COM SCI 188

Special Courses in Computer Science

Description: Lecture, four hours; discussion, two hours; outside study, six hours. Special topics in computer science for undergraduate students taught on experimental or temporary basis, such as those taught by resident and visiting faculty members. May be repeated for credit with topic or instructor change. Letter grading.

Units: 4.0
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Overall Rating N/A
Easiness N/A / 5
Clarity N/A / 5
Workload N/A / 5
Helpfulness N/A / 5
Overall Rating N/A
Easiness N/A / 5
Clarity N/A / 5
Workload N/A / 5
Helpfulness N/A / 5
Overall Rating 5.0
Easiness 3.0 / 5
Clarity 5.0 / 5
Workload 2.0 / 5
Helpfulness 5.0 / 5
Most Helpful Review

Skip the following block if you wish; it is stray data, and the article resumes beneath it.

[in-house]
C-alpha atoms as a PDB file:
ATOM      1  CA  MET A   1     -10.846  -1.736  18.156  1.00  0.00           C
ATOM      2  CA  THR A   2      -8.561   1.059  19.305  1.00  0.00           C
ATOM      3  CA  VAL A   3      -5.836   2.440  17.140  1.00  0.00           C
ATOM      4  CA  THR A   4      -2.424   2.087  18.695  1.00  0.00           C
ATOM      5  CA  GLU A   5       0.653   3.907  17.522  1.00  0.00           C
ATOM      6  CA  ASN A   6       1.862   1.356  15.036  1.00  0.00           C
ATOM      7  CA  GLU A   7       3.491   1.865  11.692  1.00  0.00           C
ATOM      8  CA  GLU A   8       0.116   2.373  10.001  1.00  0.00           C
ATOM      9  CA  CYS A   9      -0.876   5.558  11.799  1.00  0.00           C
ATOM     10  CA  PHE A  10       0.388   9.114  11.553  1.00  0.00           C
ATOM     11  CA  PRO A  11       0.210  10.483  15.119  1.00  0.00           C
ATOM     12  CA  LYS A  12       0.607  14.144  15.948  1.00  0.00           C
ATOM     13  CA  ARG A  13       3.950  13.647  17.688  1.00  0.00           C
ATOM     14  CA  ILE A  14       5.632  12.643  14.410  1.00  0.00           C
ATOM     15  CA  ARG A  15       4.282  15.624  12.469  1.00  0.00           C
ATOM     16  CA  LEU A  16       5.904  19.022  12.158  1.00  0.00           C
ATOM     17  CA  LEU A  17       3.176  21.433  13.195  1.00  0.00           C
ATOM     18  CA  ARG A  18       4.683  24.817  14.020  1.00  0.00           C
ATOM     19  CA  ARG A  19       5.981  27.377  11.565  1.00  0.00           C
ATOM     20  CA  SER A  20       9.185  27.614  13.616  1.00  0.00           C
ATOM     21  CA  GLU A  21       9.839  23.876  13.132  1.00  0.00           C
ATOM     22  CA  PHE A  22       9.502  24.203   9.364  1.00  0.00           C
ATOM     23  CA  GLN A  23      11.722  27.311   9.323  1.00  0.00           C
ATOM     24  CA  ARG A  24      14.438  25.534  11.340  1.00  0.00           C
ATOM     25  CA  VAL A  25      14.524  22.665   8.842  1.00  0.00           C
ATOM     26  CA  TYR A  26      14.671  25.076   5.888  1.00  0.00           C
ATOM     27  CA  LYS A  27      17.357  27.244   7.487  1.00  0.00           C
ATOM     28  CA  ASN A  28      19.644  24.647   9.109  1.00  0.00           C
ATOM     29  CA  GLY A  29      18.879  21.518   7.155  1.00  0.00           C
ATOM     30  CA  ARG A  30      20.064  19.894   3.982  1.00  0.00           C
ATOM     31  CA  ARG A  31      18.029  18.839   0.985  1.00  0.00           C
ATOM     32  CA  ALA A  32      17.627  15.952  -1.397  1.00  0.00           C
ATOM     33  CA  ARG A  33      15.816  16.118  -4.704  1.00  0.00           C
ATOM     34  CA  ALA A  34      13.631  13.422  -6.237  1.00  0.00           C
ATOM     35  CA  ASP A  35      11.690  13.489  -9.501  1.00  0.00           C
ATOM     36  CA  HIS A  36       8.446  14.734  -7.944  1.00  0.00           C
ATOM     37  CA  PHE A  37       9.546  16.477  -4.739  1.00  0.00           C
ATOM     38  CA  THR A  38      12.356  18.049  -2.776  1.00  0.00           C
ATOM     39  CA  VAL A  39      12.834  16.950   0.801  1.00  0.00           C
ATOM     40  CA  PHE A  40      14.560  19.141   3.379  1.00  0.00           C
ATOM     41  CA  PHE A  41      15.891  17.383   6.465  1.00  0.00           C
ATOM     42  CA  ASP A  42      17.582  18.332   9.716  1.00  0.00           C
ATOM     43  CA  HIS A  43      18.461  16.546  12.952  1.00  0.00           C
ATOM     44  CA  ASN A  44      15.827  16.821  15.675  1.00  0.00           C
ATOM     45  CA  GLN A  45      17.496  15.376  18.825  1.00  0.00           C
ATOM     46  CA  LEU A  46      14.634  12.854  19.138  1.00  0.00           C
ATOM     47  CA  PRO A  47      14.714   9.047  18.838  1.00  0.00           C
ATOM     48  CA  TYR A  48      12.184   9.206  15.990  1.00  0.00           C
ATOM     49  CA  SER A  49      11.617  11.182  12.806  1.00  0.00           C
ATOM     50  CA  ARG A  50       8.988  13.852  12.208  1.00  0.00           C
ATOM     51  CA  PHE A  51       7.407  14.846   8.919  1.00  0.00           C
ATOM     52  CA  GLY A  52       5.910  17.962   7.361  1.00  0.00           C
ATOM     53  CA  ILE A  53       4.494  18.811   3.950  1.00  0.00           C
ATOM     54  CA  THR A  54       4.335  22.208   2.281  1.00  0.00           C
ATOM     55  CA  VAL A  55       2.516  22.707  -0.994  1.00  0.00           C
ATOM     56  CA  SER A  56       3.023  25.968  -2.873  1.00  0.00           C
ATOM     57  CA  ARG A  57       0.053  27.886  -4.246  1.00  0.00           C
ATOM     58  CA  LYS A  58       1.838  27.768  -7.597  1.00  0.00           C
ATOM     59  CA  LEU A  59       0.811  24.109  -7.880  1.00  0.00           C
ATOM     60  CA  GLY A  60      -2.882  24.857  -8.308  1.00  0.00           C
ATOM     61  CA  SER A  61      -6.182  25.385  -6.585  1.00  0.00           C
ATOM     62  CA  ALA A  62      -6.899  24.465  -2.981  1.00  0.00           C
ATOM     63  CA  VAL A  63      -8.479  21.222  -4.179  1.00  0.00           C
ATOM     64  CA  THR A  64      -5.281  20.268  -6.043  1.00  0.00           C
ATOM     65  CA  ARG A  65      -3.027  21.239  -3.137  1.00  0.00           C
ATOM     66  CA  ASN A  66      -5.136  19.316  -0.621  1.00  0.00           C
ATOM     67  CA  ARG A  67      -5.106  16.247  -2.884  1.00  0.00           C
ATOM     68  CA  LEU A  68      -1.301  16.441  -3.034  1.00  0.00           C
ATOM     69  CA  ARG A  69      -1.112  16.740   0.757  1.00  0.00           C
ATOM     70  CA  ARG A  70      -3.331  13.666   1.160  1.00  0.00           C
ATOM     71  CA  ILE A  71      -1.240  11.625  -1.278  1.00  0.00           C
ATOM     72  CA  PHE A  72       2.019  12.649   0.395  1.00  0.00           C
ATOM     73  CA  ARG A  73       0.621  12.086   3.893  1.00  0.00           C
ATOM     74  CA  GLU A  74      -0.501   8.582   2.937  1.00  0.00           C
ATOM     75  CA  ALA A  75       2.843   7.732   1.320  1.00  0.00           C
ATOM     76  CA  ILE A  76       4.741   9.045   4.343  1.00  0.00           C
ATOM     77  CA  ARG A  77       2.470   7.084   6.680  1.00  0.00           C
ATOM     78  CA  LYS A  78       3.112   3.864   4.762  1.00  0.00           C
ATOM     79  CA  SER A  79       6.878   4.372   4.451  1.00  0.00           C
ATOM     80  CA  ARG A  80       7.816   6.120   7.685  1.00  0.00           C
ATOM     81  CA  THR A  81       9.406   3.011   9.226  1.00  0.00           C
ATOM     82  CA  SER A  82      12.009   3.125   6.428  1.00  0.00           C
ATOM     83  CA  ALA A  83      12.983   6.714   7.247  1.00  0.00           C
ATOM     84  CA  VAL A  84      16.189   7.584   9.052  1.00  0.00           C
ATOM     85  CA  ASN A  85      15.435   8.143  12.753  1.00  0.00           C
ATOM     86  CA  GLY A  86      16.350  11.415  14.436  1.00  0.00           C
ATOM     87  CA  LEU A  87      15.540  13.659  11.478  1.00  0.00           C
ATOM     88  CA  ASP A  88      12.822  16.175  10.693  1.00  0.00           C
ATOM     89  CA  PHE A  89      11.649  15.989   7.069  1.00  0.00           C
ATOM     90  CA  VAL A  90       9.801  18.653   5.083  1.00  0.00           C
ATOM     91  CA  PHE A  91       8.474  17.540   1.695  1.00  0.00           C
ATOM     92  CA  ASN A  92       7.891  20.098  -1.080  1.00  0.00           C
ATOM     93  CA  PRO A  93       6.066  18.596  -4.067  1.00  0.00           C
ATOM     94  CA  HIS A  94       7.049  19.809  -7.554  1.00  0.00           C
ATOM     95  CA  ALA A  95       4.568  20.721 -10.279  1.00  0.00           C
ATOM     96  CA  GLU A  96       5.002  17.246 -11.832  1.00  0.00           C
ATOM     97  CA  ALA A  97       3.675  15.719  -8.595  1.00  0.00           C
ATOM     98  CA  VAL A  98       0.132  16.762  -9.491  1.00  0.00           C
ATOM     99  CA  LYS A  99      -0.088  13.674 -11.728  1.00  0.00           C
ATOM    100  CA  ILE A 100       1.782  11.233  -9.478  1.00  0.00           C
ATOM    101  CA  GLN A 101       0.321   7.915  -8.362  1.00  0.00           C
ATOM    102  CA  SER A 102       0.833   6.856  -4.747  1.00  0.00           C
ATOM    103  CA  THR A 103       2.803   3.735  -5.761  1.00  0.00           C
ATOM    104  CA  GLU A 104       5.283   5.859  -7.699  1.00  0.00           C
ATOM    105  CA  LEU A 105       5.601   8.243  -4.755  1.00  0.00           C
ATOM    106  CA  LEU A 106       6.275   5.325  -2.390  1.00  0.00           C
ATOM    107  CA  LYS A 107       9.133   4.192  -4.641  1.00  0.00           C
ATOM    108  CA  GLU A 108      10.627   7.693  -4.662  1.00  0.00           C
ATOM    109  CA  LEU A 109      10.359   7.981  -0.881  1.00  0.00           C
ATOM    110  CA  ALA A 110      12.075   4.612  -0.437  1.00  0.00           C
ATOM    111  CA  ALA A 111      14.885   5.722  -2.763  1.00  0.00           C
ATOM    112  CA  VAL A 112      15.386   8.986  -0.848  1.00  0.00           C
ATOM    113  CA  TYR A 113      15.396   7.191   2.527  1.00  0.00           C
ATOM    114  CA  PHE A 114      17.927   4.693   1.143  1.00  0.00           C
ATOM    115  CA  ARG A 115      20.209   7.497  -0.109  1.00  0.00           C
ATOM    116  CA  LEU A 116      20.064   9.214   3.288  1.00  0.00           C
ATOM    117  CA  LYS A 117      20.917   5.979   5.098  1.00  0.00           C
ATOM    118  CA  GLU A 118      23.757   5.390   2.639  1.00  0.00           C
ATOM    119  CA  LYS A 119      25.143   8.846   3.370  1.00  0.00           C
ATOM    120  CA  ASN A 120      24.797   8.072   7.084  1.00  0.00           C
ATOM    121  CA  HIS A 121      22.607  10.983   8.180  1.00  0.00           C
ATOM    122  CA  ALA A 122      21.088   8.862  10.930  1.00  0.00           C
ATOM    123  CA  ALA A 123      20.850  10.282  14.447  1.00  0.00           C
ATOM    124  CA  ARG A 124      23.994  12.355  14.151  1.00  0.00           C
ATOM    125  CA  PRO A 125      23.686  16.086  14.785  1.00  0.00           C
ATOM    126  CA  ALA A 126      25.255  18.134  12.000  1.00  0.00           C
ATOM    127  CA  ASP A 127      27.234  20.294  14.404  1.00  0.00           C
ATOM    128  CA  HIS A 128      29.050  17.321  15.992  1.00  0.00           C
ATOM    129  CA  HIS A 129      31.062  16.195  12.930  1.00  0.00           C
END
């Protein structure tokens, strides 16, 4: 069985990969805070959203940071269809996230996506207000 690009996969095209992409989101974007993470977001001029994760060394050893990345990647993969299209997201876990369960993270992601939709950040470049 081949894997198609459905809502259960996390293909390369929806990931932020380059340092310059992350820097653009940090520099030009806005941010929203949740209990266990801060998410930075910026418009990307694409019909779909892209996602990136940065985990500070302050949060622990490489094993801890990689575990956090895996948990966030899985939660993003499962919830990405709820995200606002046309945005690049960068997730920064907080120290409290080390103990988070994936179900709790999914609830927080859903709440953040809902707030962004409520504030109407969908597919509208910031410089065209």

Winter 2020 - For Secure Software Development. Truly a great class - it’s essentially CS 136 Part 2: practical project time. There are no exams, and few lectures. Most lectures are designated as team time - where you meet with your team and work on your project/reports. The entire class revolves around proposing, designing, and building a piece of software in a secure fashion. You do this in a group of 4-5. Your grade is entirely based on the reports you write, and the project demo. First, you write a short project proposal. Then, you write a detailed design document, mainly focusing on security. These are done in weeks 1 and 2, respectively. Then, you work on the project. You’re expected to complete the project by the end of Week 7, at which point you’ll demo it. Then, you conduct a security review of your project, and write a report on it. After that, you have a week to fix bugs/issues you found. From there, you do a security review of another team’s project, and write a report. Finally, you have one final report which details your final implemented design - including all the security fixes you made after your own security review. It really is a great class. Reiher and the TAs are always available and willing to help, and encourage you to try new ideas and challenge yourself. It’s very much student-driven: it’s entirely up to you what you make, and how you split up your time building your app/service (procrastinate at your own peril). The only requirement Reiher makes for project proposals is that they have some significant security element (say, processing payments, or storing passwords). I feel like this class and CS 136 should be mandatory for graduation - they’re that valuable in my opinion. 136 gives you baseline theoretical knowledge of computer security, and small practical applications in the labs. This 188 gives you a complete real-world experience in building a secure piece of software. Reiher is knowledgeable, helpful, and has put together a truly practical class. Take this if it ever is offered while you’re at UCLA.
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